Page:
This one's of a tree marked as a nest site of the Red-cockaded Woodpecker, in North Carolina. John Fussell showed us them and much more around Croatan National Forest - if you're ever in the area, look him up!
Meant to post this yesterday but got caught up with homework and movies with friends. My blog's 1-year anniversary was on the 22nd, and I went skiing - spent almost the whole day in the park learning tricks. This weekend will be the last one for Searchmont this season. On another note, I'm taking an idea from John Garrett and posting a series of quizzes - I'll update them on Tuesdays - I'll give it a week then I'll post the answer. Whoever has the most right at the end of the series wins! You don't actually win anything other than the knowledge that you're good at quizzes though.
I'll start with an easy one. Feel free to leave your answers in the comments section (I won't show them until the week is up)!
Well, another Thursday, another random photo from my travels! This is Mile 0 of the Trans-Canada Highway, which at a length of 7,821 km is the longest national highway in the world - the midpoint is just north of the Sault!
On the 16th I decided to bike out to the east end to look for some birds that Stan had reported at his feeders. It was -1ºC when I started out, a little chilly to be outside for an hour in just a sweater but the biking helped warm me up. I added 6 new Bigby birds, the best being the two that I went to see - House Finch and Red-bellied Woodpecker, both of which seem to be becoming more regular in the area. The other Bigby birds were both nuthatches, Pileated Woodpecker, and Evening Grosbeak. Yesterday I went up to Searchmont with a couple friends, and it got up to 12ºC! We skied in t-shirts for most of the day, and went waterskiing at the end across a huge puddle that had formed.
Yesterday I met up with Jason T from southern Michigan for an afternoon of birding south of the Sault. We had a decent day with 34 species - 3 of which were lifers for him! Unfortunately, the Hawk Owls decided it'd be a good time to leave, and we didn't find a single one of the three that were here all winter. We did have an unexpected Gray Jay though, along with most of the finches including 2 very nice Hoary Redpolls.
Today I decided to skip out on Searchmont so I could sleep for an extra hour or two and then work on some things. Turned out to be a good plan as my brother wasn't feeling well so they came back early anyway. It was a beautiful day, with temps up to 8ºC!!! After being outside in the backyard for a bit and finding my first Dark-eyed Junco for the year, I decided to bike down to Bellevue to see what was around. It was so warm I only needed a t-shirt and jeans (although most other people were still wearing jackets for some reason...). Anyway, I managed to add 4 year birds and 16 new Bigby birds today (plus the junco) - year birds were Canada Goose, Ring-necked Duck, Bufflehead, and Red-winged Blackbird, bringing my year list up to 65 and Bigby to 33! Spring is here! (hopefully it'll stay this time)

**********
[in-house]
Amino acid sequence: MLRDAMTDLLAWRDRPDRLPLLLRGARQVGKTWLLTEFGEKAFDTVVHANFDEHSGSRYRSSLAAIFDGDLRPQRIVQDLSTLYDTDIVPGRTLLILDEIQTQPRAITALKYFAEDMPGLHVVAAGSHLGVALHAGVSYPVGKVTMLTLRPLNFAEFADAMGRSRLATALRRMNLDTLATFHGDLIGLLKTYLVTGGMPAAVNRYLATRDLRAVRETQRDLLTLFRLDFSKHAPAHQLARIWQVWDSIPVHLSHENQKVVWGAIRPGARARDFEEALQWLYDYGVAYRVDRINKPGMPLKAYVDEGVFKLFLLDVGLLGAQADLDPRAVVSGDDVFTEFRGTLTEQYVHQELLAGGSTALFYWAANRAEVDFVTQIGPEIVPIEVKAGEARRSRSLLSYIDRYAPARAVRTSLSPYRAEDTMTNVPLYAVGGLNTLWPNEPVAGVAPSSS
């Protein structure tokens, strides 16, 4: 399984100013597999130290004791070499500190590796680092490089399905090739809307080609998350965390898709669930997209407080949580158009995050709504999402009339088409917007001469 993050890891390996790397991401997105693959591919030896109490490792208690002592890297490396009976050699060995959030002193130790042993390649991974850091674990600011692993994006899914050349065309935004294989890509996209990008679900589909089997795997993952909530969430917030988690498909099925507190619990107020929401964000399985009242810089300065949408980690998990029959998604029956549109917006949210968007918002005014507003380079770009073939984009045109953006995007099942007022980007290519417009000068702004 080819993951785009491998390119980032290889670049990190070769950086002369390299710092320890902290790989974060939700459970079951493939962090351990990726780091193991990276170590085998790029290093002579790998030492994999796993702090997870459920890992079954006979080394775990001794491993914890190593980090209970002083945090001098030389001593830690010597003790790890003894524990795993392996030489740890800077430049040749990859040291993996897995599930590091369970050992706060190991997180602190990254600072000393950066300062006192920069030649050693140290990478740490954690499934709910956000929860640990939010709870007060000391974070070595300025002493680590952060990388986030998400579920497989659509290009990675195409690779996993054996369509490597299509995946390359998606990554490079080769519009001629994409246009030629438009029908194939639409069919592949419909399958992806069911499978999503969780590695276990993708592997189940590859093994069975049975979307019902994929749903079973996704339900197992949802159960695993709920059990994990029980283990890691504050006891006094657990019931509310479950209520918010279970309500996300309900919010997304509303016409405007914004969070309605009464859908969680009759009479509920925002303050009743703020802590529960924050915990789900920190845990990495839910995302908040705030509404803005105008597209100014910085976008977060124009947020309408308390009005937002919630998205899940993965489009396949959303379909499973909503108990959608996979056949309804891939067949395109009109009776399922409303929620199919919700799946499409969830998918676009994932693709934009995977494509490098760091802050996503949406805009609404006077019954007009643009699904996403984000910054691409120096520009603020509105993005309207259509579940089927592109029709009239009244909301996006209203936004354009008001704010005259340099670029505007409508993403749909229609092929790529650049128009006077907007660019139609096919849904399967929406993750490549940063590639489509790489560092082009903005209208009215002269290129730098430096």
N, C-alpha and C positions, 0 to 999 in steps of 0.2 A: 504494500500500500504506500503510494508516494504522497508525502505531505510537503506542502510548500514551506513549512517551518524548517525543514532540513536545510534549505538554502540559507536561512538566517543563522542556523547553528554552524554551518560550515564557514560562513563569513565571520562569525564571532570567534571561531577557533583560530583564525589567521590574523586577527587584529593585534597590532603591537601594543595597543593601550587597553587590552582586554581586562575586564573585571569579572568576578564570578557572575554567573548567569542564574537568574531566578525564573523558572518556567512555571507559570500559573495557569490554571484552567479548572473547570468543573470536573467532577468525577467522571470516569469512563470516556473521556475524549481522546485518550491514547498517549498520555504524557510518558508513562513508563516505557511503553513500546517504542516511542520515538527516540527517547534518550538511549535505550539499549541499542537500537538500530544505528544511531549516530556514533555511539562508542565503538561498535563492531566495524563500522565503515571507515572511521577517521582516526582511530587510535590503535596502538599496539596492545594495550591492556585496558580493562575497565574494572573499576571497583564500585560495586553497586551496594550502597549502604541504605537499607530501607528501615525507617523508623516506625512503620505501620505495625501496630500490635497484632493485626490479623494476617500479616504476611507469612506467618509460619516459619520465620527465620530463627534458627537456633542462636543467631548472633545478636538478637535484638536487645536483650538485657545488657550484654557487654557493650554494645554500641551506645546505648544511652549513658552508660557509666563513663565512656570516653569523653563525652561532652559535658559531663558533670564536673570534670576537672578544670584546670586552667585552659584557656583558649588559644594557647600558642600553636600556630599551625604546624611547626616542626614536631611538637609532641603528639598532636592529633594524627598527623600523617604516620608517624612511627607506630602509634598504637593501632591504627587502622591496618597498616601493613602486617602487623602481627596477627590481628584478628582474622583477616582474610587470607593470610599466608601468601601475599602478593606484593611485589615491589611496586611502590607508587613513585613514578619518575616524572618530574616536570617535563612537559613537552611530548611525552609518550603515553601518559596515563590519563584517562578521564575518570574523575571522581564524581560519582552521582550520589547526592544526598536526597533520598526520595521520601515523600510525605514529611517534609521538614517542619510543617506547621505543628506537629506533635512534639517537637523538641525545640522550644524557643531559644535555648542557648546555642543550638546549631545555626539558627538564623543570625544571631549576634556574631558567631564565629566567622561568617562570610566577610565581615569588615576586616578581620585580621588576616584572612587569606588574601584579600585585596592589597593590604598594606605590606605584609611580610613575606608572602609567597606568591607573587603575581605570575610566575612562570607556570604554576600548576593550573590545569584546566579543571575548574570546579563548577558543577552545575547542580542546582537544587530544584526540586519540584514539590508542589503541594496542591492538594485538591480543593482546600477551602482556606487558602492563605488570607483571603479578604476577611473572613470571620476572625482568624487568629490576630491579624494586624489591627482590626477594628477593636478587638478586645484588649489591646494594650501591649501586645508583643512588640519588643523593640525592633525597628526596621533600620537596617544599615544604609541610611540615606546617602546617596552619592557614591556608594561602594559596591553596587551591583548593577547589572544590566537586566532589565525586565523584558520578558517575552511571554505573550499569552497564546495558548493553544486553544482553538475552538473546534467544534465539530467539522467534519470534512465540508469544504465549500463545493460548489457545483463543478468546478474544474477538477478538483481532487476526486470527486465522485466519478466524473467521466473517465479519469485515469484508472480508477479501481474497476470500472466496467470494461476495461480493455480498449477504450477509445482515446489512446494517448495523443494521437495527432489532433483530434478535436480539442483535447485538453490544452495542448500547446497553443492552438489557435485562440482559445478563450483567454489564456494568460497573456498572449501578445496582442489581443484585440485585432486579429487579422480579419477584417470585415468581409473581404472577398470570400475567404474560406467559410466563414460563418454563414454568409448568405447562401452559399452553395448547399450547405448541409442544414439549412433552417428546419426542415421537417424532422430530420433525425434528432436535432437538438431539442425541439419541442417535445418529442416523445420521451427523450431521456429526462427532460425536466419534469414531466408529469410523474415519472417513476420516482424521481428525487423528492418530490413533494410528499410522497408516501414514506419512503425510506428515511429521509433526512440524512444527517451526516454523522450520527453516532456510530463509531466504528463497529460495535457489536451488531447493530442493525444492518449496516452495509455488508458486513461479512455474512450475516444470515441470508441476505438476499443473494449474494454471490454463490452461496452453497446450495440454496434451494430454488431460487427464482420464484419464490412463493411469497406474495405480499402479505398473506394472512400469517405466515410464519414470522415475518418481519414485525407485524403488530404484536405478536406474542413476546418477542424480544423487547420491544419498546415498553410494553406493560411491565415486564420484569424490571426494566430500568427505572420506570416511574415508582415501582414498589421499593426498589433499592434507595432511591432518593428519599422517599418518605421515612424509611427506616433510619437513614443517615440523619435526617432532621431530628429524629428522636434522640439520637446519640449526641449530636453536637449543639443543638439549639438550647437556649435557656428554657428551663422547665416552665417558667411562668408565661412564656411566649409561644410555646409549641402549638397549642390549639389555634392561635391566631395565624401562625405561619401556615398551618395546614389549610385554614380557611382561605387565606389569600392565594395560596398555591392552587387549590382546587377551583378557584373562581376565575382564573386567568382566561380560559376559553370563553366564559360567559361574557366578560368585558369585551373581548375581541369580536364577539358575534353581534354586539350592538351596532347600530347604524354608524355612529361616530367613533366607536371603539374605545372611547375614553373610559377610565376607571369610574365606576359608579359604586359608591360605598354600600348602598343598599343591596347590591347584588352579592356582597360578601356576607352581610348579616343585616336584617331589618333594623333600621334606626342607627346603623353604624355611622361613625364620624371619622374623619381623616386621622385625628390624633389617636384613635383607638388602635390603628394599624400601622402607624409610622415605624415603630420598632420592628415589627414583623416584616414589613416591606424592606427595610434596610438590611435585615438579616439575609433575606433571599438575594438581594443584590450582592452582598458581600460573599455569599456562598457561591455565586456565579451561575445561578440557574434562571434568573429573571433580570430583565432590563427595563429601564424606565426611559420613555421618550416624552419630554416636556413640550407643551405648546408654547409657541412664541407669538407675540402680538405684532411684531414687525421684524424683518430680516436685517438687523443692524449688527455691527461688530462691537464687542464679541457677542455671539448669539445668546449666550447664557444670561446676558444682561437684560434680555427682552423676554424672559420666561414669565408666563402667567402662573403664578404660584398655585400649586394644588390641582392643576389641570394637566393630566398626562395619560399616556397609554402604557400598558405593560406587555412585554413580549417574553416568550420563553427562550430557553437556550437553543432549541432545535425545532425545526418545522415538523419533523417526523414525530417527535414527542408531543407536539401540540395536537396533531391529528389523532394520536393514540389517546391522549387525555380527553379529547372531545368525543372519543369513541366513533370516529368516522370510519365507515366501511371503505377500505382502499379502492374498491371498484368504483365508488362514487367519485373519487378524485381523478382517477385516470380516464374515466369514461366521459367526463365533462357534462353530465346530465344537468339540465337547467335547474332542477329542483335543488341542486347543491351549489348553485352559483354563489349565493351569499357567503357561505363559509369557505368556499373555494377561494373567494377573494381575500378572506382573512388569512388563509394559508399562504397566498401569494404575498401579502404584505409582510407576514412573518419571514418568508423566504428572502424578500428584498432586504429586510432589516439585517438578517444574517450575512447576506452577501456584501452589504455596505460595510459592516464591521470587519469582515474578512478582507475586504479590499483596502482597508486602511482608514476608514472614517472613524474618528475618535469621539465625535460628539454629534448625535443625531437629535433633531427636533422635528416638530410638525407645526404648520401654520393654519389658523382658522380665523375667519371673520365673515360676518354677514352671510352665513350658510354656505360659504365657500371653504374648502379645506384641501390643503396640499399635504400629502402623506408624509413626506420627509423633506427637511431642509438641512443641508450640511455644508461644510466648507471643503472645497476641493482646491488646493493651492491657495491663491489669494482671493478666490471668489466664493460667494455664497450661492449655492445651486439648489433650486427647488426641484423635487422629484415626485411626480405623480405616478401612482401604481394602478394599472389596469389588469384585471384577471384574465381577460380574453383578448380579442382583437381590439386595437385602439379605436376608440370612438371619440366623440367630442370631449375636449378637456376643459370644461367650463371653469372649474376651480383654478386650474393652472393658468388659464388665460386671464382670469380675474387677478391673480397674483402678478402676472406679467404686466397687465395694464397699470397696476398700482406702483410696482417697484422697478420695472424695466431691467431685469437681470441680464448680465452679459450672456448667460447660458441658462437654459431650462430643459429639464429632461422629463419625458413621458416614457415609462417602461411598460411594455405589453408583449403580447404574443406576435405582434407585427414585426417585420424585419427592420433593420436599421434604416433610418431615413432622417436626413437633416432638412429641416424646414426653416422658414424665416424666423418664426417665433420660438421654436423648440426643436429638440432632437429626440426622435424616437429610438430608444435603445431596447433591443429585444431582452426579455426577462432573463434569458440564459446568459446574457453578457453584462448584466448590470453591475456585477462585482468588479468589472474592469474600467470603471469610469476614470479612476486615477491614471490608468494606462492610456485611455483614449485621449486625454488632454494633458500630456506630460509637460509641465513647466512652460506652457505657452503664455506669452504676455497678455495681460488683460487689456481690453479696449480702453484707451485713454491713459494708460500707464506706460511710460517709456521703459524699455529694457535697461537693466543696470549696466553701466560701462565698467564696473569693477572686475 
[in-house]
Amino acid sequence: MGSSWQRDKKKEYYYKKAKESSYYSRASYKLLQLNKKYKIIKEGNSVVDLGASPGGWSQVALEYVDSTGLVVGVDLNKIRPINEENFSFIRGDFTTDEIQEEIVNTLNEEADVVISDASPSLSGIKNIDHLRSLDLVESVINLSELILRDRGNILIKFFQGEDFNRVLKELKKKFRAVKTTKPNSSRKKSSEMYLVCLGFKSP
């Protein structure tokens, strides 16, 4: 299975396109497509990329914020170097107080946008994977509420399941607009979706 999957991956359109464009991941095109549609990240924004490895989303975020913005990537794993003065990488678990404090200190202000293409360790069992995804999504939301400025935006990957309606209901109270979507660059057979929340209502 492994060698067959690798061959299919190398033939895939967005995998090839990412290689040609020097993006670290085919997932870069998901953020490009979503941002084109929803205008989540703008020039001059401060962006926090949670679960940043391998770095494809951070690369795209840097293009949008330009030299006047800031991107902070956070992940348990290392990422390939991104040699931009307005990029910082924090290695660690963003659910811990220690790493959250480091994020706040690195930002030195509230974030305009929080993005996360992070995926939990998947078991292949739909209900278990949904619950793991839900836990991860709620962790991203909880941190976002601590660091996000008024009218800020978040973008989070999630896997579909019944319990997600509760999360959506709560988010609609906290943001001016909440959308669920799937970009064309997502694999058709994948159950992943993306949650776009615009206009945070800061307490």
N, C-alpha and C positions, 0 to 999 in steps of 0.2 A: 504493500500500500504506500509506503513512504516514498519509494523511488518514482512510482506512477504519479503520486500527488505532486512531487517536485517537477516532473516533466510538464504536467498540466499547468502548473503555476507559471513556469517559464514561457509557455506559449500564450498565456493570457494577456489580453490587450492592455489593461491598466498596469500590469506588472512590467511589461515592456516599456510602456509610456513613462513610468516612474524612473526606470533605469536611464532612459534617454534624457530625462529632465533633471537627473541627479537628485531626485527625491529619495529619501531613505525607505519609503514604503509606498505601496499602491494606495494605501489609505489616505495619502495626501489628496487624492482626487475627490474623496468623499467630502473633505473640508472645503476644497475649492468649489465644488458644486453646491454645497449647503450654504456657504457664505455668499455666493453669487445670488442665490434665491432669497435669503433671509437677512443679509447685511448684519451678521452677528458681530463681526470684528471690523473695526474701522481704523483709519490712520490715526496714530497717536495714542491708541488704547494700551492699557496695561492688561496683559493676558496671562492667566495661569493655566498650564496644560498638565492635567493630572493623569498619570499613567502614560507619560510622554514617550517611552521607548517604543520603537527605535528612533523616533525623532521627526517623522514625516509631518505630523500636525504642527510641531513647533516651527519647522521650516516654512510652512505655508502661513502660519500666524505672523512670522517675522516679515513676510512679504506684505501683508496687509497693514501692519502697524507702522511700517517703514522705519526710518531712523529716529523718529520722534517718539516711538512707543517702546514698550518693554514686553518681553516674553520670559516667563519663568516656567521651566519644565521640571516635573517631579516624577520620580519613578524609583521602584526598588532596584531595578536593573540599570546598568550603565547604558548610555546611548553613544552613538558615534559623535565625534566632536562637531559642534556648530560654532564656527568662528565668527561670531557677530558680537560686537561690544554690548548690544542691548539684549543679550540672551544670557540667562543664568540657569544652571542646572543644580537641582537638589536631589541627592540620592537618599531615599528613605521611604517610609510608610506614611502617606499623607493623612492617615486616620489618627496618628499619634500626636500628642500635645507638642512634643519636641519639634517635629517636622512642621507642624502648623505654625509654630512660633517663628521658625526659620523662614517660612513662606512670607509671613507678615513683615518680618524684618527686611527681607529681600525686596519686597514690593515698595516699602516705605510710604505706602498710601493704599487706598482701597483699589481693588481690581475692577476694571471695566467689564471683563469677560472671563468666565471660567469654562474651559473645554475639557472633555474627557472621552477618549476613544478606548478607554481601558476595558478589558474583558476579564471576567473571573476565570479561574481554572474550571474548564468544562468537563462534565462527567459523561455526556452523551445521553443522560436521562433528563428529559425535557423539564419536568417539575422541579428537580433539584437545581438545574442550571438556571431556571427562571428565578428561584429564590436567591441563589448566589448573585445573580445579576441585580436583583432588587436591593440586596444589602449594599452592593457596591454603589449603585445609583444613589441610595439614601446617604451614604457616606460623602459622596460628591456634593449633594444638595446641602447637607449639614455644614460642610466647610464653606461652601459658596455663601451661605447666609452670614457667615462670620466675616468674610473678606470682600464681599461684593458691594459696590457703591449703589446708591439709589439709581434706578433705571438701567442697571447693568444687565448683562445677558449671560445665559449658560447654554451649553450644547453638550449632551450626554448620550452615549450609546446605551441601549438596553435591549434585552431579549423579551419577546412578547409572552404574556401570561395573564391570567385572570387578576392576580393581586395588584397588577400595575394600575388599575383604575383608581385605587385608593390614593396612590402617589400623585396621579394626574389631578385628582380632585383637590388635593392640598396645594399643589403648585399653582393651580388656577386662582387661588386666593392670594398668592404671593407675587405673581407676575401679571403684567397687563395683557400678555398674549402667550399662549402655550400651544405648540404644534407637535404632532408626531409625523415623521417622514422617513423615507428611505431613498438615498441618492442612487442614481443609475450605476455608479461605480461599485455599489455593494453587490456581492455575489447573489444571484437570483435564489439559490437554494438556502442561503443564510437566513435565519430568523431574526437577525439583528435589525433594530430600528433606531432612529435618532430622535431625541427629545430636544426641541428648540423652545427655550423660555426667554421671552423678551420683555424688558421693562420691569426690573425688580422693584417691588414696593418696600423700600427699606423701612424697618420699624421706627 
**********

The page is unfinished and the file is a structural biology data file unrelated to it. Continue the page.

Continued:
I've decided that once a week I'll post a random photo from one of our trips. This one is from Carlsbad Caverns, New Mexico. It's a great place, I'd highly recommend it if you're ever in NM - it's fairly cheap too.
Well, about a week ago the weather decided it was going to be warm, and the snow started to melt. The birds started returning and singing - only a few species as is typical for super early spring, but it was still nice. I spent quite a bit of time down at the Locks, and managed to find a Snowy Owl! A new bird for Ontario! Also found some year birds like Peregrine Falcon and Ring-billed Gull. There was quite a bit of activity, with the Rusty Blackbird starting to sing along with Robins, American Tree Sparrows, and the redpolls, goldfinches, siskins, etc. Then I heard about a 2-week old report of a Boreal Owl in the Sault College Woodlot. Now, I'd never even been to the woodlot before, and had no idea how to get around it, let alone where the "conifer plantation" was. Turns out the conifer plantation is a fairly large area - about 4 acres. Since I had no idea on the exact location, I decided to head down the hill to the first part of the plantation that I saw. I found a likely-looking area, and walked off the path and into the thigh-deep snow. I got into the trees, and promptly spooked a rabbit still in full winter gear. I followed it for a few yards, trying to get close enough for a photo. It took off running, as rabbits are prone to do. I looked up to check the tree I was standing beside and - BOREAL OWL!!! It was staring at me with those bright yellow eyes, wondering who was interrupting its nap. So, it took me all of 2 minutes of searching to find this little guy - I got amazingly lucky. Went back the next day with Kirk and after an hour and a half had nothing to show for our efforts but a small pellet from the day before. I was just happy that I found it - this is the first Boreal Owl I've ever seen (although I've heard them calling before).
Now we are back to winter with a huge storm in the last 24 hours. We got a few inches of snow along with rain and ice pellets yesterday evening. Overnight that turned into pure ice on the roads with wind chills below -20ºC. Woke up briefly at 6 a.m. as the house was shaking - turns out the wind was 80+km/h with gusts up to 100km/h causing power outages in some areas (including the hospital!). This continued through the entire day, mixed with blowing snow causing total whiteouts - driving was quite the experience - averaged around 20km/h as you couldn't see a car or the red lights until they were 20 feet in front of you! Of course, living in the Sault, we still had school, but by the end of the day the highways (along with most of the city) were completely shut down and there were multiple accidents.